Scherr: The changes taking place are very rapid and important. Chinese operators have realised that a large percentage of the growth in gross domestic product depends on logistics. If the latter is more efficient, the economy is more competitive. So there are big investments in this sector and in infrastructure. Then there is the underlying regulatory framework, which is also evolving. If we look at emission limits, for example, Euro VI and China VI are basically identical. But China has superior standards for on-board diagnostics, which sends real-time operating data to state control bodies. This is something that does not exist in other markets. In the past, most long-distance vehicles belonged to owner-operators, who personally drove the truck and owned it. Now the sector has become more professional with the advent of fleets. For the latter, purchasing decisions are finalised in different ways. Structured companies think about making sensible investments, which take into account more than just the purchase price of the vehicle. When we arrived here, we had to find the 'right' product placement. Our target market is not the entire truck sector in China. We target professional investors who are looking for reliability with high annual mileage. It is the market for express shipments, with fast and uncompromising delivery times, temperature-controlled transport and the handling of dangerous goods. But we are also interested in the general cargo segment. We are not, however, present in other segments, such as bulk transport of raw materials or steel. In any case, we must have an in-depth knowledge of the market, which we can only achieve with a direct presence on site. Our Actros C 6x4 has a different wheelbase than the European models. It is suitable for combinations with a total weight (GCW) of 49 tonnes and has undergone a thorough optimization process of the driveline (fine tuning). It has two tanks, one for winter diesel (a fuel that is not easy to find and 15 percent more expensive) and one for summer diesel, equipped with a heating system. But that is not enough. In China, drivers are used to having a window at the rear wall of the cab. All these aspects have to be taken into account. In China we have long distances - even 2 000-3 000 km along major communication axes - which require larger tanks of both diesel (even 1 000 litre) and AdBlue. The drivers - there are often two of them - live longer in the cab, as the total mileage are up to 300 000 km, in some cases even 400 000 km per year, instead of the 130-150 000 km typical in Europe. With these operating conditions, drivers must have USB sockets in the 'right' place. They are, in fact, all digitalized and the mobile phone is very important for communication, payments and much more. Finally, companies in the sector have slim profit margins. Another element, this one, to take into account.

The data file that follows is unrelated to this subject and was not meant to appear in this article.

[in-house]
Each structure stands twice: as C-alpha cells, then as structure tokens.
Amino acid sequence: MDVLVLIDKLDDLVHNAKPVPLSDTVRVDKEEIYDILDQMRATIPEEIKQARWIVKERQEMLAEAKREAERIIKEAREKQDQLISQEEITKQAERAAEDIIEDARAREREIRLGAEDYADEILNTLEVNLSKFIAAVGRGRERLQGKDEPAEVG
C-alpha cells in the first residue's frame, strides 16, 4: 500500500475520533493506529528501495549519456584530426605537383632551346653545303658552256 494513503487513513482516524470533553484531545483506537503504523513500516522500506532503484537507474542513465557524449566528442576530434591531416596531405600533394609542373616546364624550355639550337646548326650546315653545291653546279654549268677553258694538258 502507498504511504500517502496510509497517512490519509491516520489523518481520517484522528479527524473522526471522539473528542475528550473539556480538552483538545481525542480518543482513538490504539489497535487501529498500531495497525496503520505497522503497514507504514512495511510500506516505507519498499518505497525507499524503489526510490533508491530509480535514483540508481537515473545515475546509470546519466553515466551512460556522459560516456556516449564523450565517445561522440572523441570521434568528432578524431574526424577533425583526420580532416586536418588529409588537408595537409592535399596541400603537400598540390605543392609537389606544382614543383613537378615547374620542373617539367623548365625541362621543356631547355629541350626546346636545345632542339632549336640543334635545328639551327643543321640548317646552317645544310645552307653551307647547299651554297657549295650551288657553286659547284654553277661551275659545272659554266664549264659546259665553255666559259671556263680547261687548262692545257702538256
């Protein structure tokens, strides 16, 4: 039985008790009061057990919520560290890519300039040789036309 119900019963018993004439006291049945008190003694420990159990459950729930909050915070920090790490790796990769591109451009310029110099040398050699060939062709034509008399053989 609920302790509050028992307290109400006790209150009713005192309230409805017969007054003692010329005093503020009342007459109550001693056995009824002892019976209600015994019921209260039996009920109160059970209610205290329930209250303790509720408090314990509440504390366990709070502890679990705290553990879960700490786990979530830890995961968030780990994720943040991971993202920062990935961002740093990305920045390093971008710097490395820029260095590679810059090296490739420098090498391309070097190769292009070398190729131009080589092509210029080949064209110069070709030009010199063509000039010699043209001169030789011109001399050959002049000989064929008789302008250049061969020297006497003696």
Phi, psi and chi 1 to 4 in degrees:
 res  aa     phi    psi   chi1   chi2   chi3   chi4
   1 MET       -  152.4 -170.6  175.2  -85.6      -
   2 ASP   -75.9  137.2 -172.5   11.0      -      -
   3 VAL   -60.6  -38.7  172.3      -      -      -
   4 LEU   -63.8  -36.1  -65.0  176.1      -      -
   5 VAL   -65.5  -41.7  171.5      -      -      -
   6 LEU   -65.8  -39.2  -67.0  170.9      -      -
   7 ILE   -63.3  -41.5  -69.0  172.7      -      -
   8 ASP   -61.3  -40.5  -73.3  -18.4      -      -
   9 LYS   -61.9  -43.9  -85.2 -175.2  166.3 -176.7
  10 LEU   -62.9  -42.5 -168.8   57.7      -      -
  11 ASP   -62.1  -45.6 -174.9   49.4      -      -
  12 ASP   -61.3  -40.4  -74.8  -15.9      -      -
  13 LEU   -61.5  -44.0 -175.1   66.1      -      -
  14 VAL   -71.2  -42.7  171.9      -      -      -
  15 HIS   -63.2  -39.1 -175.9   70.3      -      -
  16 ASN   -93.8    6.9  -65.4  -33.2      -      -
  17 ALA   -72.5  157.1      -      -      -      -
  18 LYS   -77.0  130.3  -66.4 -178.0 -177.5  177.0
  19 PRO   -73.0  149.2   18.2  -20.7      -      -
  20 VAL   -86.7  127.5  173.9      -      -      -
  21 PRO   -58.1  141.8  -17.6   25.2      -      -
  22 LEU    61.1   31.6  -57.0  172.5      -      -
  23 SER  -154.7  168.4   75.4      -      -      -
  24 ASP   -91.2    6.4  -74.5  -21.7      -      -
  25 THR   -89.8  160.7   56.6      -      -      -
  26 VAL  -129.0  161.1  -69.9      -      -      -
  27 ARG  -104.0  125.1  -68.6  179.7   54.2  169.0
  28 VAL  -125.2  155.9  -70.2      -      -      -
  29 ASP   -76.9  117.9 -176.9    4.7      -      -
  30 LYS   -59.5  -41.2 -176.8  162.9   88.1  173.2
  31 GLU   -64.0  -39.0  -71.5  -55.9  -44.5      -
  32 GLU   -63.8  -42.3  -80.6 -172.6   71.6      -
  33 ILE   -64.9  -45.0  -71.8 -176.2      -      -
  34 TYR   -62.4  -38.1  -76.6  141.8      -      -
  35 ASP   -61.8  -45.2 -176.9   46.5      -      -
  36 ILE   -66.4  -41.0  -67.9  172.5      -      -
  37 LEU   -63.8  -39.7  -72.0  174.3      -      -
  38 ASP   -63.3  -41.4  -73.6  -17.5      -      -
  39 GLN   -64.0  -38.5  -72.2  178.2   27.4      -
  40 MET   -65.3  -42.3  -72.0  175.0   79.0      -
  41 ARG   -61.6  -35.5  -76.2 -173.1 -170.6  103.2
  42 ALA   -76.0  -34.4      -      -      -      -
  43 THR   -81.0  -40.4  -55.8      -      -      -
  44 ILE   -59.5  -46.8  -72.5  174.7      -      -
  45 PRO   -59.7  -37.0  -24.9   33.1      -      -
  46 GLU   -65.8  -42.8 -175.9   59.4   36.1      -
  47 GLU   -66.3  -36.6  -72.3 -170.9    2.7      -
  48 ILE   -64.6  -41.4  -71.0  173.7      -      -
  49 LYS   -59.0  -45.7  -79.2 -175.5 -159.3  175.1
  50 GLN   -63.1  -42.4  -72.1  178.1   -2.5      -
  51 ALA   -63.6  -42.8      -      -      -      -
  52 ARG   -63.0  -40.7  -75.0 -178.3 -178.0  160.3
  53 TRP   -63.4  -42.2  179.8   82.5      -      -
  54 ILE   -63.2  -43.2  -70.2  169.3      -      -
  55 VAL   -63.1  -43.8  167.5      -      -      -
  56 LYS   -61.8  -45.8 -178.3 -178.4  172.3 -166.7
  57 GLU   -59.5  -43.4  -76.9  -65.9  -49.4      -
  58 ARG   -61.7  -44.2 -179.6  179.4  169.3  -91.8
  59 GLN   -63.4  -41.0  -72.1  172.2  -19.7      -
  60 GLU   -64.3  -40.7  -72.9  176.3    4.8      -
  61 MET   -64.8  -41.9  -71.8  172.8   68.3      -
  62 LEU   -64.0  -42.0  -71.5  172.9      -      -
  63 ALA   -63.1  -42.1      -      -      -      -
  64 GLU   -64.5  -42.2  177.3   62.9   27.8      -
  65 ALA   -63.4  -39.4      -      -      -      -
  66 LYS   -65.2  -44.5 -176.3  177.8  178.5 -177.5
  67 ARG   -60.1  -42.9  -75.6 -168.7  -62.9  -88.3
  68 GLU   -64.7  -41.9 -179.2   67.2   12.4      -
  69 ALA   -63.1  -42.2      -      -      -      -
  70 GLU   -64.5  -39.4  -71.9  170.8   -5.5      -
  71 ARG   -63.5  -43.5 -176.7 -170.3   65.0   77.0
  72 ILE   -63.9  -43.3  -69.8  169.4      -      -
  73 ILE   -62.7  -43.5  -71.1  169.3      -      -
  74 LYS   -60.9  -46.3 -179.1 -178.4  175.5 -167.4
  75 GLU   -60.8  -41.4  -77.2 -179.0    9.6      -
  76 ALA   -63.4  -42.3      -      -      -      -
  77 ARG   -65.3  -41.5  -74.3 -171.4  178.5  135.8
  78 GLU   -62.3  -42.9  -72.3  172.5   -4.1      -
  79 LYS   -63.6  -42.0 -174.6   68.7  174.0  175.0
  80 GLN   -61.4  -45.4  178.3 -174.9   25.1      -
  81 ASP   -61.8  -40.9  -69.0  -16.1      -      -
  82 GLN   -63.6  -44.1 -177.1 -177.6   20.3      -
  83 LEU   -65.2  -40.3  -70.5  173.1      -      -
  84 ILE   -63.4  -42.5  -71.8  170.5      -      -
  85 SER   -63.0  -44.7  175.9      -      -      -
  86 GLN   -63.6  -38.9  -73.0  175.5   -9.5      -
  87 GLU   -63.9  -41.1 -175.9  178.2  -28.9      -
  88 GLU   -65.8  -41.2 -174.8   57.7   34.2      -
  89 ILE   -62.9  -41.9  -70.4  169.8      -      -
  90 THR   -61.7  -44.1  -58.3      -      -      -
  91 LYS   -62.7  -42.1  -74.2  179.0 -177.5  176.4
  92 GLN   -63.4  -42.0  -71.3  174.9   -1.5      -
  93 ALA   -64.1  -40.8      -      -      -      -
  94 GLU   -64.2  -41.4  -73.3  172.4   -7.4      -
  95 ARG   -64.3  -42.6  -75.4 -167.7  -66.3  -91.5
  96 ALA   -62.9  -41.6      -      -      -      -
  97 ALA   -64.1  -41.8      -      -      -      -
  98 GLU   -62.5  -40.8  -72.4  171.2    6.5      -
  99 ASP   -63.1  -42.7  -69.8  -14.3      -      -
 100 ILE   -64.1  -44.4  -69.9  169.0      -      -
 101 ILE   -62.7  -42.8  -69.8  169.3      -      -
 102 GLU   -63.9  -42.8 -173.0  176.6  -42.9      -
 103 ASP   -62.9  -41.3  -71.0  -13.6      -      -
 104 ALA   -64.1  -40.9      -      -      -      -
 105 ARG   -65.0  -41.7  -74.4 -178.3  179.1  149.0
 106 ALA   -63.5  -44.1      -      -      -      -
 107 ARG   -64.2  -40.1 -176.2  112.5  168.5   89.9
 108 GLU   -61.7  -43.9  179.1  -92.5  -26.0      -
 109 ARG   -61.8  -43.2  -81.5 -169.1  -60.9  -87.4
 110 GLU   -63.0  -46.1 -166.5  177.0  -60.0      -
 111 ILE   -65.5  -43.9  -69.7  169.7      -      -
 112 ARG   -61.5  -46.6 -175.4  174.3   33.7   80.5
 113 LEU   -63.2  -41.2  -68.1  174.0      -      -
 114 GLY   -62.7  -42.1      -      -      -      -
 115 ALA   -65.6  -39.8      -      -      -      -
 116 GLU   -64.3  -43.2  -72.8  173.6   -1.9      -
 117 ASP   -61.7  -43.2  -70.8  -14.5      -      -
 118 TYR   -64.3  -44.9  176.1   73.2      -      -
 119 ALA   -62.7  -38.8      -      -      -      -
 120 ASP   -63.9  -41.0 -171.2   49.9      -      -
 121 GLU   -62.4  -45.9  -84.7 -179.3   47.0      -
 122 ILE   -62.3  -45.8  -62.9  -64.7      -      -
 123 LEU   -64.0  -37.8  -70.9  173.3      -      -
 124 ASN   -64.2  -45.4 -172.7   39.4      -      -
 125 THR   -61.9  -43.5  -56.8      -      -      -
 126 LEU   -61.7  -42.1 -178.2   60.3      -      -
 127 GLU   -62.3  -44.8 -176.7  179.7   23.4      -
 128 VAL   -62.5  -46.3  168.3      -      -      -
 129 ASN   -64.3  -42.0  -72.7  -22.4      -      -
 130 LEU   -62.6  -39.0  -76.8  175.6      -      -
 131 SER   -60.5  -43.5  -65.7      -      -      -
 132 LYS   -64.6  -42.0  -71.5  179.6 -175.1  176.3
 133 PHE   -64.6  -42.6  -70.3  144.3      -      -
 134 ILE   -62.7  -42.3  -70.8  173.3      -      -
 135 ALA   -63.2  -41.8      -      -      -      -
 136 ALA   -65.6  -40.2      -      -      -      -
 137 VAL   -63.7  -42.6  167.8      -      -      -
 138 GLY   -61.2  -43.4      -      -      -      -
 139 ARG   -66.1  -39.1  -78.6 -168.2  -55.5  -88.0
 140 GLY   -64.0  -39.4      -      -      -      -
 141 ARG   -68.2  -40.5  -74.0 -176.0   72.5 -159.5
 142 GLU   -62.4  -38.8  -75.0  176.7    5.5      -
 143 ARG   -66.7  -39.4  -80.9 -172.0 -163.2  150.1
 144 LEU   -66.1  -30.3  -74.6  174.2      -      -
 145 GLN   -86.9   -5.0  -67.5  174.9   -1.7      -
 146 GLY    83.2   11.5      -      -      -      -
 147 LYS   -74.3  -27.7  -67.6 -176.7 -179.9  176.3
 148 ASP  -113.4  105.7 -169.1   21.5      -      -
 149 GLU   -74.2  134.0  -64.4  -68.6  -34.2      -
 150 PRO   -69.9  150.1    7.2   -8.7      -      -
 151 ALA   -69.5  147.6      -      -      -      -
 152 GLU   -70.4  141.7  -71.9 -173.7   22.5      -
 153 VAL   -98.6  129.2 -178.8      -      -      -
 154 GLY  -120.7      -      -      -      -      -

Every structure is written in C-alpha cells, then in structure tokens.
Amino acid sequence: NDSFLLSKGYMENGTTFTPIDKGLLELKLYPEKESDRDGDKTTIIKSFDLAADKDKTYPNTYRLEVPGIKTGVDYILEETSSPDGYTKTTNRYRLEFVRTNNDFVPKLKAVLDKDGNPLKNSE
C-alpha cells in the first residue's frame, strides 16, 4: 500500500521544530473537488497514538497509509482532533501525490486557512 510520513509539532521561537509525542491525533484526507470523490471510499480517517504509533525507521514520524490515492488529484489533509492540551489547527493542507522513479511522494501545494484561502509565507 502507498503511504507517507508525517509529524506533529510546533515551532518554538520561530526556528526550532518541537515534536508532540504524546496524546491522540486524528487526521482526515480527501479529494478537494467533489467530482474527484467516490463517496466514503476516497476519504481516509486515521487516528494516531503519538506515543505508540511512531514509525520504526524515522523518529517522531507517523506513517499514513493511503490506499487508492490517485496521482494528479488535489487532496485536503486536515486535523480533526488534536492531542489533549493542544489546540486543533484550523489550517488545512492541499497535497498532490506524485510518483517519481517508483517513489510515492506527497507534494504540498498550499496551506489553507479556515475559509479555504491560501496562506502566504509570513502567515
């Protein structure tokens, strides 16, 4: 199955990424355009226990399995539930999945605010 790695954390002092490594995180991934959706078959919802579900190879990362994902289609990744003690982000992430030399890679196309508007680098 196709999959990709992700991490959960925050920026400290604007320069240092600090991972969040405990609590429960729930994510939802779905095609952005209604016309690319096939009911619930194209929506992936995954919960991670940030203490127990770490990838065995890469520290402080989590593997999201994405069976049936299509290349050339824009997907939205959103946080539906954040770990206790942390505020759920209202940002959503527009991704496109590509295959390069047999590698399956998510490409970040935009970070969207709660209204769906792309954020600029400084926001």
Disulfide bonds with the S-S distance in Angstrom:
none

A&T: One last question. How will the premium segment you are targeting change?

Scherr: We are in China to ensure a long-term presence. To do this, we must have everything available that is required by the market. Of course, we will not return to the record registration figures of the past. We are now facing a replacement market, with vehicles that last longer. If China moves towards trucks with alternative drivelines, we will certainly have them. Within a decade or so, diesel engines will tend to disappear. And we will have the 'right' product to replace them. In China, the regulators are more technology open than in other countries. With this in mind, they do not give us guidelines on what to do. We have to be proactive. And for the long haul missions we believe in the role of fuel cells.